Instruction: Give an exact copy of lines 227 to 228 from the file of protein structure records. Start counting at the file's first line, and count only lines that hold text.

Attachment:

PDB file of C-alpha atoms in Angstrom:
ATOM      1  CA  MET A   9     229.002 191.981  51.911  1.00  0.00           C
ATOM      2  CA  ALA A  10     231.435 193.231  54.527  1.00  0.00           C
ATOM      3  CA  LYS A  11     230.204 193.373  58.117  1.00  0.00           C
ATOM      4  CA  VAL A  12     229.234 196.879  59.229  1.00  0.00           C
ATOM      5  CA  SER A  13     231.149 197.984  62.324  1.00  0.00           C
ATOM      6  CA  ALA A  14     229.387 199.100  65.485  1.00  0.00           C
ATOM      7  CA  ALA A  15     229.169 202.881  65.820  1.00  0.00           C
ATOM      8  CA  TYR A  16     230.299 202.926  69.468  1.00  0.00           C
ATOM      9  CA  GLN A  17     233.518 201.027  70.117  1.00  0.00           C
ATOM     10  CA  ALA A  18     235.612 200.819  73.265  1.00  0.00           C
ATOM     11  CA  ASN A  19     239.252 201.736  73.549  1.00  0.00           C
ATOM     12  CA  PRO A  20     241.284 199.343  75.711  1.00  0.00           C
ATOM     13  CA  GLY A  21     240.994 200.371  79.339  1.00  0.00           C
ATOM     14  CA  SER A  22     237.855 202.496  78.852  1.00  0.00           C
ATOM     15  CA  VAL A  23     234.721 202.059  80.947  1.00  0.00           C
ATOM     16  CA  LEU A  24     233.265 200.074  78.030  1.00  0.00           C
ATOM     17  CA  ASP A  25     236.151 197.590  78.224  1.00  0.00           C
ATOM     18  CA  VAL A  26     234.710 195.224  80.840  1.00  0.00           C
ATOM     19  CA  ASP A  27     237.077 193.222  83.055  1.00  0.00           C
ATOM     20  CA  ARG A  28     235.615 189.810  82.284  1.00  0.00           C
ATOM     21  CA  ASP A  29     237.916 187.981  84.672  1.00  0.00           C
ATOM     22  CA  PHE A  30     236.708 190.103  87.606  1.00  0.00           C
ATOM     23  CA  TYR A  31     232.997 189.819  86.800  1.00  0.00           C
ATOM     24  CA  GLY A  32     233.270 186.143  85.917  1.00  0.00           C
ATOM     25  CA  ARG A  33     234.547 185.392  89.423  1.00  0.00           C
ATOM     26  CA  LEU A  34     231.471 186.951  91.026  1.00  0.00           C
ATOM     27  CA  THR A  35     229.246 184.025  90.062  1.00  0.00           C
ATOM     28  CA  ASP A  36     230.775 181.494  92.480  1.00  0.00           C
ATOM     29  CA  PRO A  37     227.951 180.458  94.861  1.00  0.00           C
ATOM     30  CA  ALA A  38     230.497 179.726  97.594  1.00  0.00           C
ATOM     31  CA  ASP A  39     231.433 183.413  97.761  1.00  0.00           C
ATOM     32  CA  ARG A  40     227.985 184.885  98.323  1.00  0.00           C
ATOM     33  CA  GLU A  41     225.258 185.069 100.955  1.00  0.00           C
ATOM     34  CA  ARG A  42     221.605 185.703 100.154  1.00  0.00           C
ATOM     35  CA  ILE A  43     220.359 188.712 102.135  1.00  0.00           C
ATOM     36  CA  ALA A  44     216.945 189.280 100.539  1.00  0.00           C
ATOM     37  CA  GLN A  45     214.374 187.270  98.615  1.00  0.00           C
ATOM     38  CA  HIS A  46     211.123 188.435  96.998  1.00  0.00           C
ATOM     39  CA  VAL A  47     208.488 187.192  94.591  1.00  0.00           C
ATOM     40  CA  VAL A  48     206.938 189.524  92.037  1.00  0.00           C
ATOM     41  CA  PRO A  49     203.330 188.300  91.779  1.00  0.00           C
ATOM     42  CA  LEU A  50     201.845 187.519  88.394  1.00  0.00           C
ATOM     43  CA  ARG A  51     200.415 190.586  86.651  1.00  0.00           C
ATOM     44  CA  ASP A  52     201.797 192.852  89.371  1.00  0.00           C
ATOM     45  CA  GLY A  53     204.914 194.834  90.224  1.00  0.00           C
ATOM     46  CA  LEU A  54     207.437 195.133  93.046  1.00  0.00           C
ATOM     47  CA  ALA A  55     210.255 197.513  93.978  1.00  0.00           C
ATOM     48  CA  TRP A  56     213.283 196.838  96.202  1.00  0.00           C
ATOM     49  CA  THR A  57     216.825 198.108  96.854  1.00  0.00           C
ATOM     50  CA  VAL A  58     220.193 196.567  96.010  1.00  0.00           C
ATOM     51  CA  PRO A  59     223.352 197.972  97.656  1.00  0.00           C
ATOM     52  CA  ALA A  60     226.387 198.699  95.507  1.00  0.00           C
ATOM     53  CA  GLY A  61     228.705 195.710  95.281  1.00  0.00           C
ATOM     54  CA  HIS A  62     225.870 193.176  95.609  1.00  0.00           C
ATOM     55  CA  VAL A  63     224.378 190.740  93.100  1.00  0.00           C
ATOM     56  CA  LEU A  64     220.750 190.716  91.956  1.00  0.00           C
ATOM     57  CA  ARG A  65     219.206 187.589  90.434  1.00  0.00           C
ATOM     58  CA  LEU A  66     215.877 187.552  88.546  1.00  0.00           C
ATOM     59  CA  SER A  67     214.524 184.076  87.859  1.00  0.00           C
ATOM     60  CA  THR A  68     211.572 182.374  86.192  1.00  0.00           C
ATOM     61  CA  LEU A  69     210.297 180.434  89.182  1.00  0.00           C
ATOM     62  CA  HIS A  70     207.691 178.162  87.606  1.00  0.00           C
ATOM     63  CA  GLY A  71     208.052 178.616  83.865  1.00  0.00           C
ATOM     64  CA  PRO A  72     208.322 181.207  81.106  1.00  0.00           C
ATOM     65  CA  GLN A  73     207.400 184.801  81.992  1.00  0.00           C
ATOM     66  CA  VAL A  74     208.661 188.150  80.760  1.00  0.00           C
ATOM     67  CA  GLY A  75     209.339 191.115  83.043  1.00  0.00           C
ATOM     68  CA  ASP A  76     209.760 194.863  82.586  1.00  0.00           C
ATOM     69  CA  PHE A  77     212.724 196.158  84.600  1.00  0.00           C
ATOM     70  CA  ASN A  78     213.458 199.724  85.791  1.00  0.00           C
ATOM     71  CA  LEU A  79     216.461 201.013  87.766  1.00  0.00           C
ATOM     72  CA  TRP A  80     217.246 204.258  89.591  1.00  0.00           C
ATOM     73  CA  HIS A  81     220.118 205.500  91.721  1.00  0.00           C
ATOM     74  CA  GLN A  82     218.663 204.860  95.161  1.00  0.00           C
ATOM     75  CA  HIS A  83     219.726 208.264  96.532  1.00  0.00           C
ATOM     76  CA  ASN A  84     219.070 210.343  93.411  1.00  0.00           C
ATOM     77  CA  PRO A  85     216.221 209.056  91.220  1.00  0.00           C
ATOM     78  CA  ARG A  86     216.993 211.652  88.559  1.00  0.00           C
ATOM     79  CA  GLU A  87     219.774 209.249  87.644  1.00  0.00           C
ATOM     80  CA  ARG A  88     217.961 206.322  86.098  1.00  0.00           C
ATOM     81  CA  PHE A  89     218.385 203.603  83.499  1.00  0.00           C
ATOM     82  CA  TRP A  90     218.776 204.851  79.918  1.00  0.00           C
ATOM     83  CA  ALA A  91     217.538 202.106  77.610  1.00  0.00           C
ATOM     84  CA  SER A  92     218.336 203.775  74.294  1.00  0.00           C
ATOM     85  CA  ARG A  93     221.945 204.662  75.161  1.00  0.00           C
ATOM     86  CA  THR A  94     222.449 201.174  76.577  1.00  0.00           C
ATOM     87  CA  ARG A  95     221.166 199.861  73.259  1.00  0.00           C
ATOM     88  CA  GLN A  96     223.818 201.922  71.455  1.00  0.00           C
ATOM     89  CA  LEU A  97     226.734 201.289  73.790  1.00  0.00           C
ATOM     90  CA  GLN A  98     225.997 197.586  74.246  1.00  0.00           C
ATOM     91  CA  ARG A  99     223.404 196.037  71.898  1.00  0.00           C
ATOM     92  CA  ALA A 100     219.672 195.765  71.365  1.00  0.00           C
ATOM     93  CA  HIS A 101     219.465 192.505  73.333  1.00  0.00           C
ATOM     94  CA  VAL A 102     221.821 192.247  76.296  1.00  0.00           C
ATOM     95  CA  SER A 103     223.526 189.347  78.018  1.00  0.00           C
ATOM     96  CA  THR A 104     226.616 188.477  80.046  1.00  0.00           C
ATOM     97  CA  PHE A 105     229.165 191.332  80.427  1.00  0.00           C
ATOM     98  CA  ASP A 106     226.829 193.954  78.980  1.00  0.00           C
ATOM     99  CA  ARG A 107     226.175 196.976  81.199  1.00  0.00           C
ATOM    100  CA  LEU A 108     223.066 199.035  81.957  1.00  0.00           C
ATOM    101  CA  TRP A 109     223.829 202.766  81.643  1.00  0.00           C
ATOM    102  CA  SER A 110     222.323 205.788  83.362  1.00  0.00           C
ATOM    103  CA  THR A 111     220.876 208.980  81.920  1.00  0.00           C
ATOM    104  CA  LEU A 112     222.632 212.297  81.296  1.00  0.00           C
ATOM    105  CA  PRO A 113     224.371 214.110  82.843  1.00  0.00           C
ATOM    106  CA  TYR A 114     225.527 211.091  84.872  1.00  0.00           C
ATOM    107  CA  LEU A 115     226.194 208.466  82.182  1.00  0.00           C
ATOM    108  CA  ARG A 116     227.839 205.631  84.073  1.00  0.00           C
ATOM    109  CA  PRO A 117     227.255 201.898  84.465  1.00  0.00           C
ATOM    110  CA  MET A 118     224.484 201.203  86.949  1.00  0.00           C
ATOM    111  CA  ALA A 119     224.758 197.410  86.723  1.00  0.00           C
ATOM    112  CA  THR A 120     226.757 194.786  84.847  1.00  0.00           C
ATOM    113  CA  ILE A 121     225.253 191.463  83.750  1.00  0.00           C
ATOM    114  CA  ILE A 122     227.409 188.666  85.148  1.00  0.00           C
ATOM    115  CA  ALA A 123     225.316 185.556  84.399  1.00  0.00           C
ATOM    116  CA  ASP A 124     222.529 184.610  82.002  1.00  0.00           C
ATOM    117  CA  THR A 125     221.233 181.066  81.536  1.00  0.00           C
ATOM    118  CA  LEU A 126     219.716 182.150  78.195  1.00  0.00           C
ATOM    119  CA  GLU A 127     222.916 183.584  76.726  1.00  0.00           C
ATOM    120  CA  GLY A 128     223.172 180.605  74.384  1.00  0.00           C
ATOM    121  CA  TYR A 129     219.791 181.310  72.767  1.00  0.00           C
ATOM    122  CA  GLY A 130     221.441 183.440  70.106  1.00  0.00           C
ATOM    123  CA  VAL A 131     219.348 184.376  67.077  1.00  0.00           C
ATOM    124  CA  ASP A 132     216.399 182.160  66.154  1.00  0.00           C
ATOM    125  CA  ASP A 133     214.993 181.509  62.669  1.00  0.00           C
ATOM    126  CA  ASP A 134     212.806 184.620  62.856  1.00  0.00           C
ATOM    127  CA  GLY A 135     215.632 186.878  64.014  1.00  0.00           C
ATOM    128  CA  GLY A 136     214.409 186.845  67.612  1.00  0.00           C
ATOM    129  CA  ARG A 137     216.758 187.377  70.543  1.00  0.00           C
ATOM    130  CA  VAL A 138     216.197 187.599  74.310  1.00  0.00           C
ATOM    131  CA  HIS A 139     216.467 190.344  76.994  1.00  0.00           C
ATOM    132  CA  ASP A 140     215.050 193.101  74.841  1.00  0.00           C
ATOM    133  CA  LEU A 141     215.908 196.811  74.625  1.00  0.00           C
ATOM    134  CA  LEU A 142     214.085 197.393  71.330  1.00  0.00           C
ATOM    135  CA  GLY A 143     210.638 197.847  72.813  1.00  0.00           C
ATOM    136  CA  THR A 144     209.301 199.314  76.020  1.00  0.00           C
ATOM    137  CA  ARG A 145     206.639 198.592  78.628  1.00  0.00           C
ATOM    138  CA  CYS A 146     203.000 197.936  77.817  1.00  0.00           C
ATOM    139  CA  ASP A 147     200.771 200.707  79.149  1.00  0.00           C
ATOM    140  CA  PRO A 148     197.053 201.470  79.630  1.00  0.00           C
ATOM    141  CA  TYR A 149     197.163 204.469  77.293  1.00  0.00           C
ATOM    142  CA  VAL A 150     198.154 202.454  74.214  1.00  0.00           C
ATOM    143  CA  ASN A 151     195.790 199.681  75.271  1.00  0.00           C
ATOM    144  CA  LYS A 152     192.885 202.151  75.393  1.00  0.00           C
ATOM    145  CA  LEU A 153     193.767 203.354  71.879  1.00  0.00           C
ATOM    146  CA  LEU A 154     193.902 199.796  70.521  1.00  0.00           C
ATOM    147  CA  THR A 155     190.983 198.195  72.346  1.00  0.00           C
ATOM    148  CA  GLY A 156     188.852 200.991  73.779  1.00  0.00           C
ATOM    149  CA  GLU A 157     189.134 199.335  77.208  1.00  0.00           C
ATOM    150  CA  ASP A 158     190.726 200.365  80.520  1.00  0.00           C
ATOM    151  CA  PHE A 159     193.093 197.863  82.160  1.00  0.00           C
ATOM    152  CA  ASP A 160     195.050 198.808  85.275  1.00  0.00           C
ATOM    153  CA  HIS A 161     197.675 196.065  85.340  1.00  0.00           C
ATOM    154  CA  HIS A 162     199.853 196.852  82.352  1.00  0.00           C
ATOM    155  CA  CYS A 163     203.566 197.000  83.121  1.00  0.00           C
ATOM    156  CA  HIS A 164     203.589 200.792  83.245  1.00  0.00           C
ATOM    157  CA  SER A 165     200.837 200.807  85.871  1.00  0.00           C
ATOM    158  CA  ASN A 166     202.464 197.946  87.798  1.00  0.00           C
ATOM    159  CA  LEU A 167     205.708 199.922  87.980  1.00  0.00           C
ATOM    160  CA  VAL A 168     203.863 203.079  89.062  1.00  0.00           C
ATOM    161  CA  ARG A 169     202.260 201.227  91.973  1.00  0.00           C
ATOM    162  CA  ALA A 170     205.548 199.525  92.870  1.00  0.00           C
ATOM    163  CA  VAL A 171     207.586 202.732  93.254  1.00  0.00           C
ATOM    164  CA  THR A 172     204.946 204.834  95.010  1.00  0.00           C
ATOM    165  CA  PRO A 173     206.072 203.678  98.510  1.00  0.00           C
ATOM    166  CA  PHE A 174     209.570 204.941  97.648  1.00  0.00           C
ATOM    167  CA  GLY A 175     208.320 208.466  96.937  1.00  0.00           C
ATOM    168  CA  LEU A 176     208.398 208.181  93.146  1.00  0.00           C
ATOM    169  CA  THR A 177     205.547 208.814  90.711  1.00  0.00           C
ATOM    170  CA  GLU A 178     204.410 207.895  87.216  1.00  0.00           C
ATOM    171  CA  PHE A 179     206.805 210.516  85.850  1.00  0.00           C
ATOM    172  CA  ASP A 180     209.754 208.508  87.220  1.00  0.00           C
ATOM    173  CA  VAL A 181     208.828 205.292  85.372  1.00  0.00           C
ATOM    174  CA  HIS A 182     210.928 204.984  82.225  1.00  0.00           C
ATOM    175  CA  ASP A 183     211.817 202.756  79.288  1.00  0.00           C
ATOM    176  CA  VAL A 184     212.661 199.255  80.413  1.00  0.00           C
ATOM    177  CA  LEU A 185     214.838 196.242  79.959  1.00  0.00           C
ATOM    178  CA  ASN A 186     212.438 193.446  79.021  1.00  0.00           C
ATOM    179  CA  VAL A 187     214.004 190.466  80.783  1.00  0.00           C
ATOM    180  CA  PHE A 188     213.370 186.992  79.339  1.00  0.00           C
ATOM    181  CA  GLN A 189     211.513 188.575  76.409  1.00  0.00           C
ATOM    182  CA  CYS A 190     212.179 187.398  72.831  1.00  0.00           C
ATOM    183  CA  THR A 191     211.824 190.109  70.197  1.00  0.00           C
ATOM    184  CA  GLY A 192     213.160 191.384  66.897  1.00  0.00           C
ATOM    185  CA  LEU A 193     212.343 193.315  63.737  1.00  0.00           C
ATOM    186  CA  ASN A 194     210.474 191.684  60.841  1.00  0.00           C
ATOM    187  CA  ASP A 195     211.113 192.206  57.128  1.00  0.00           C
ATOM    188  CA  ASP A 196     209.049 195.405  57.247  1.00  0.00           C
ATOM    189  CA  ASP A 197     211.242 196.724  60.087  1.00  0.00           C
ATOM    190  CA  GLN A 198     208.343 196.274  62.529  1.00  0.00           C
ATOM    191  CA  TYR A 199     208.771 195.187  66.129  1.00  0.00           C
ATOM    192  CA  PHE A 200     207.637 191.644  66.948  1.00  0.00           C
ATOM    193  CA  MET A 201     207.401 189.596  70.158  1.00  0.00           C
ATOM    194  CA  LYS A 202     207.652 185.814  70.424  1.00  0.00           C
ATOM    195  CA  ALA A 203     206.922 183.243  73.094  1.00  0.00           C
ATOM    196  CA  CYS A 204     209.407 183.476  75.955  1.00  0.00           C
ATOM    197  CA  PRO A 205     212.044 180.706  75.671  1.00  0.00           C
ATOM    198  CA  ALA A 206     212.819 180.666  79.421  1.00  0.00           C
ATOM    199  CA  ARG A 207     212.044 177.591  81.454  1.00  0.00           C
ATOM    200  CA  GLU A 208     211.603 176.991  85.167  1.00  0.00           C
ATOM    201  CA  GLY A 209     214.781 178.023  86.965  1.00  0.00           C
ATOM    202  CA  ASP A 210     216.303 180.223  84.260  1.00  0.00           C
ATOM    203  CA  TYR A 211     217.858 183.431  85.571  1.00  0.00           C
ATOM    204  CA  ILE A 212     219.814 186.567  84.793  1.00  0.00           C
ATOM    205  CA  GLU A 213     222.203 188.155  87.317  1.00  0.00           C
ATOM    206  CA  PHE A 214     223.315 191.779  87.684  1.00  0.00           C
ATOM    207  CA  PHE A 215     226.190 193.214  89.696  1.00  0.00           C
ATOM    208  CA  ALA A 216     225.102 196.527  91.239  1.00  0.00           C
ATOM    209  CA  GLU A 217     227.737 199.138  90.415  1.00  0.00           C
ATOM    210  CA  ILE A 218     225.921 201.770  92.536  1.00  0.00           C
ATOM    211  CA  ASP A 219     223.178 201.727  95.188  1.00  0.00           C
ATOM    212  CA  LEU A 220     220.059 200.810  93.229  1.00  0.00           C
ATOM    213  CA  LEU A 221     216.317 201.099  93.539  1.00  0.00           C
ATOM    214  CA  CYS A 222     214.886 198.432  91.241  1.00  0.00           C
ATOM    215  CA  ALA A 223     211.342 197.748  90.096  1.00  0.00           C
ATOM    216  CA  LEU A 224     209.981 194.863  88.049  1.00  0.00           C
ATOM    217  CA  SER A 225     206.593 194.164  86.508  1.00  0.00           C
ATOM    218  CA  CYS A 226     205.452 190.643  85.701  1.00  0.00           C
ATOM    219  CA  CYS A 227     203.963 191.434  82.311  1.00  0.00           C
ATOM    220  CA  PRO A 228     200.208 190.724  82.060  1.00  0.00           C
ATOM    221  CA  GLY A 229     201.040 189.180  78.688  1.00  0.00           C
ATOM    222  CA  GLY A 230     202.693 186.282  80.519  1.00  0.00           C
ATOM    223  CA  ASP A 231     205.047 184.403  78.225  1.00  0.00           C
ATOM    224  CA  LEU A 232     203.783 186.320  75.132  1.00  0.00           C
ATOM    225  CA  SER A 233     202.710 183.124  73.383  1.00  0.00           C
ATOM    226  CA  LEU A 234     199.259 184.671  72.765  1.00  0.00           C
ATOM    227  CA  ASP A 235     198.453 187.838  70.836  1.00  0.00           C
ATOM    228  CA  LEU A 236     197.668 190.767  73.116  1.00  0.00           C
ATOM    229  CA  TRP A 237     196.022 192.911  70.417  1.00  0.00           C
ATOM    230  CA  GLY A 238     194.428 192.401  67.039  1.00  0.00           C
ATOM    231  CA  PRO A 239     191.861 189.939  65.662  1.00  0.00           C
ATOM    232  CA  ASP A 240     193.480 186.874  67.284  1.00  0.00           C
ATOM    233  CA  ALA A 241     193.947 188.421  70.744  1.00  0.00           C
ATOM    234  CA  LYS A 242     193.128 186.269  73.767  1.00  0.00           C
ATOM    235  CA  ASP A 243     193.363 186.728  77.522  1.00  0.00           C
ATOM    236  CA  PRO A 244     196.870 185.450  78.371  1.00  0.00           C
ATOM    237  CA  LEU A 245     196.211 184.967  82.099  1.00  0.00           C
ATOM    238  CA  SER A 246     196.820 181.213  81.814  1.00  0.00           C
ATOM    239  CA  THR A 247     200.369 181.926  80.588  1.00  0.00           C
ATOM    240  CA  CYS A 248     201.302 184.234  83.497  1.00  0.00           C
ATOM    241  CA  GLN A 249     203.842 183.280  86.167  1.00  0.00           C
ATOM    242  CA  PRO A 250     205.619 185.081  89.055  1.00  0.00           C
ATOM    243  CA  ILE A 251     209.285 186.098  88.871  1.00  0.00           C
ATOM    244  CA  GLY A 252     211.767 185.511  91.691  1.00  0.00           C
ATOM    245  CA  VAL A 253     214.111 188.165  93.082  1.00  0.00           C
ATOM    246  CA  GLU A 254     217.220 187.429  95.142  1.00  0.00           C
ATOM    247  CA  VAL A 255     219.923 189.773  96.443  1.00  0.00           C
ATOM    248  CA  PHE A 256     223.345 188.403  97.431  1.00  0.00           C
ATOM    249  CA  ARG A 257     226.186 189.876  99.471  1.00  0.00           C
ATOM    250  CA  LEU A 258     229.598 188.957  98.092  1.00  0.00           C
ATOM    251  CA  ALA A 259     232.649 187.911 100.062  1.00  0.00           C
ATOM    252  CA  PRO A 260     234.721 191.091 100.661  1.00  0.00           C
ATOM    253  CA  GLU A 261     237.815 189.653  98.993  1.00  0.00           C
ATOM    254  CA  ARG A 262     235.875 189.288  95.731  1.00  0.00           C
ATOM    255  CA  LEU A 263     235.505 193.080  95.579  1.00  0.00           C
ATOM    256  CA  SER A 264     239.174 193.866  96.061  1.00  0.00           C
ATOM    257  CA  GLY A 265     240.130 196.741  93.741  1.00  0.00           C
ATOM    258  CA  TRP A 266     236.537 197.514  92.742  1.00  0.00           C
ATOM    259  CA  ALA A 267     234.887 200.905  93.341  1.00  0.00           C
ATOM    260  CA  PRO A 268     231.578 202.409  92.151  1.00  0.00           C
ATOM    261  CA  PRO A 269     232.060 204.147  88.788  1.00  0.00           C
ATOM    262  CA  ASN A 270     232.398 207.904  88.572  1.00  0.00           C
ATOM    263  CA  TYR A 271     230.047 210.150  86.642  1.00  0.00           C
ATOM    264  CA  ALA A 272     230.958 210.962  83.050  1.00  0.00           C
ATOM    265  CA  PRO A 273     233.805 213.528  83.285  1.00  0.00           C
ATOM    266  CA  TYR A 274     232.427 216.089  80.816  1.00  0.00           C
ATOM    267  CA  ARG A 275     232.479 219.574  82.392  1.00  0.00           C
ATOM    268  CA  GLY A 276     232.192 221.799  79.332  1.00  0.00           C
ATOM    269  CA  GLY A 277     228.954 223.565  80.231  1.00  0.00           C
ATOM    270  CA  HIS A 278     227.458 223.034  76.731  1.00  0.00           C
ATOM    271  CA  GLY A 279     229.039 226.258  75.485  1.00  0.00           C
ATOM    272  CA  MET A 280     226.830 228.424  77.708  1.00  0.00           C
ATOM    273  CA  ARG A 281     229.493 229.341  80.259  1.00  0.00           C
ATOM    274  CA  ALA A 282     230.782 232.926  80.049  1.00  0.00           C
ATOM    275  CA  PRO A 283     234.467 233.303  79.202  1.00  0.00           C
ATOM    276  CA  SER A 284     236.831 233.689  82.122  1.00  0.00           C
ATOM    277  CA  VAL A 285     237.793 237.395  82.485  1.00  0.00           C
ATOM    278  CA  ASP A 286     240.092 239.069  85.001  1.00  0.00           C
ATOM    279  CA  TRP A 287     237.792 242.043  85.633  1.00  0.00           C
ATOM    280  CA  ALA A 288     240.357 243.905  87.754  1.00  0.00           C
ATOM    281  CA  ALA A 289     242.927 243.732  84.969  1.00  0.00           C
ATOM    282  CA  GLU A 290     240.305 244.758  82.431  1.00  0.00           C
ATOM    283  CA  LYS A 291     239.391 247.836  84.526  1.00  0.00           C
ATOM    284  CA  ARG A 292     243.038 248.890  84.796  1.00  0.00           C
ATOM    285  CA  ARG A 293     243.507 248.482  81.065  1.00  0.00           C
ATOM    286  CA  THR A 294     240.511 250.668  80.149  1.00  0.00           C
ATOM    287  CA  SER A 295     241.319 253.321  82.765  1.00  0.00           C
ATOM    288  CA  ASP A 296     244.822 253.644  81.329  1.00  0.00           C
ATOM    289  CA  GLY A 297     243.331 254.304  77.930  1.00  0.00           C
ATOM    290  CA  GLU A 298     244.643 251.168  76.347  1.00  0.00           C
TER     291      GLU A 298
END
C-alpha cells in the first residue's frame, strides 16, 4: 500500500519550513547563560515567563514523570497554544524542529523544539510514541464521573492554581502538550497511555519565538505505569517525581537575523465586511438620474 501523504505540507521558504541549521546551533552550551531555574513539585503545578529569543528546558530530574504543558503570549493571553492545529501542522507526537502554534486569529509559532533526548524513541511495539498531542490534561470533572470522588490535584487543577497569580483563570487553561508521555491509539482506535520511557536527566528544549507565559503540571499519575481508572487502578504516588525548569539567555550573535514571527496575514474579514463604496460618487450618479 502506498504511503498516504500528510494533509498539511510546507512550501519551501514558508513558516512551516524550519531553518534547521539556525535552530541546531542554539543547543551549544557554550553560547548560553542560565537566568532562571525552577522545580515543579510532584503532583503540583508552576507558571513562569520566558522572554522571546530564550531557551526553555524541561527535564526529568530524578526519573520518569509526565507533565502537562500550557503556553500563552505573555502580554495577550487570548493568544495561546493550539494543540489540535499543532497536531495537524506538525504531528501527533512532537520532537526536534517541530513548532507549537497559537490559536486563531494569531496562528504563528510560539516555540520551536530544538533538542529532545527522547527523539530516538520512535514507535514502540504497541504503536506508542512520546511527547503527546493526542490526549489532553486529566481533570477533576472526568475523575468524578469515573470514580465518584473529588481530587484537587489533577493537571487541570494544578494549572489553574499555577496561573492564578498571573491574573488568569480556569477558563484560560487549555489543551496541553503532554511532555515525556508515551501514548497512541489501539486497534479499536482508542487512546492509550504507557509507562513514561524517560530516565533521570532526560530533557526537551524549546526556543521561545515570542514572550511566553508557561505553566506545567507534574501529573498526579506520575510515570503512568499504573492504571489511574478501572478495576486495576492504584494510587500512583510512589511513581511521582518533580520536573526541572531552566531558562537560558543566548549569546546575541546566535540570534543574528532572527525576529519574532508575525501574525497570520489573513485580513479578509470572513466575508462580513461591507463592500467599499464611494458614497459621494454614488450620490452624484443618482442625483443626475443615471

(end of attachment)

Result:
ATOM    226  CA  LEU A 234     199.259 184.671  72.765  1.00  0.00           C
ATOM    227  CA  ASP A 235     198.453 187.838  70.836  1.00  0.00           C